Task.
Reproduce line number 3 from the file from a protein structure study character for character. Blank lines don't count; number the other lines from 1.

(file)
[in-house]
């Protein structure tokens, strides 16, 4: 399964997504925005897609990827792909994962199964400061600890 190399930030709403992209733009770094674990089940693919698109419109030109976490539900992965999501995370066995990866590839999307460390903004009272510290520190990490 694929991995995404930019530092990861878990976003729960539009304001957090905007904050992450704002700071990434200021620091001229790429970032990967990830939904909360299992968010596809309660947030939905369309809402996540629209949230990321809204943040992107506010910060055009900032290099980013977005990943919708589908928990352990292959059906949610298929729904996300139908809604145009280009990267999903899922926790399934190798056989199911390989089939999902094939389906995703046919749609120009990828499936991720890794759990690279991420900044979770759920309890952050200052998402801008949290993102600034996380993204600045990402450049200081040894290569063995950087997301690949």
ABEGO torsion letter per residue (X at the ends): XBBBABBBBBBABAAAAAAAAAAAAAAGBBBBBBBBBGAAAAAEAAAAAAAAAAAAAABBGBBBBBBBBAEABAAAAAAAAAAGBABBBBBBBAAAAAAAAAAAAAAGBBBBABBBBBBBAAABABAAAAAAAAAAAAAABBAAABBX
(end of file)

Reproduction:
ABEGO torsion letter per residue (X at the ends): XBBBABBBBBBABAAAAAAAAAAAAAAGBBBBBBBBBGAAAAAEAAAAAAAAAAAAAABBGBBBBBBBBAEABAAAAAAAAAAGBABBBBBBBAAAAAAAAAAAAAAGBBBBABBBBBBBAAABABAAAAAAAAAAAAAABBAAABBX